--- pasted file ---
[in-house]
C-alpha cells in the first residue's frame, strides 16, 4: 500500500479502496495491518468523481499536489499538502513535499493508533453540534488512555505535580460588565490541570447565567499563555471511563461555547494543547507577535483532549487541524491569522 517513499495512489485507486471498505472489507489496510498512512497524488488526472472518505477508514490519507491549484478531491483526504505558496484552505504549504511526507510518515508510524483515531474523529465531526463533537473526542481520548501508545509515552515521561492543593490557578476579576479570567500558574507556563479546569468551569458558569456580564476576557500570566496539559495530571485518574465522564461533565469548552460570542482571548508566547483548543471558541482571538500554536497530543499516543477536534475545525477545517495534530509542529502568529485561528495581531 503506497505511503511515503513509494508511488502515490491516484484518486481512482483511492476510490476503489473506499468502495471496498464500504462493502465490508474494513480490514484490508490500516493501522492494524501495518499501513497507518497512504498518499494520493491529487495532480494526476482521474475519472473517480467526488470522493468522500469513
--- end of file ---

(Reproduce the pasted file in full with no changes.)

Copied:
[in-house]
C-alpha cells in the first residue's frame, strides 16, 4: 500500500479502496495491518468523481499536489499538502513535499493508533453540534488512555505535580460588565490541570447565567499563555471511563461555547494543547507577535483532549487541524491569522 517513499495512489485507486471498505472489507489496510498512512497524488488526472472518505477508514490519507491549484478531491483526504505558496484552505504549504511526507510518515508510524483515531474523529465531526463533537473526542481520548501508545509515552515521561492543593490557578476579576479570567500558574507556563479546569468551569458558569456580564476576557500570566496539559495530571485518574465522564461533565469548552460570542482571548508566547483548543471558541482571538500554536497530543499516543477536534475545525477545517495534530509542529502568529485561528495581531 503506497505511503511515503513509494508511488502515490491516484484518486481512482483511492476510490476503489473506499468502495471496498464500504462493502465490508474494513480490514484490508490500516493501522492494524501495518499501513497507518497512504498518499494520493491529487495532480494526476482521474475519472473517480467526488470522493468522500469513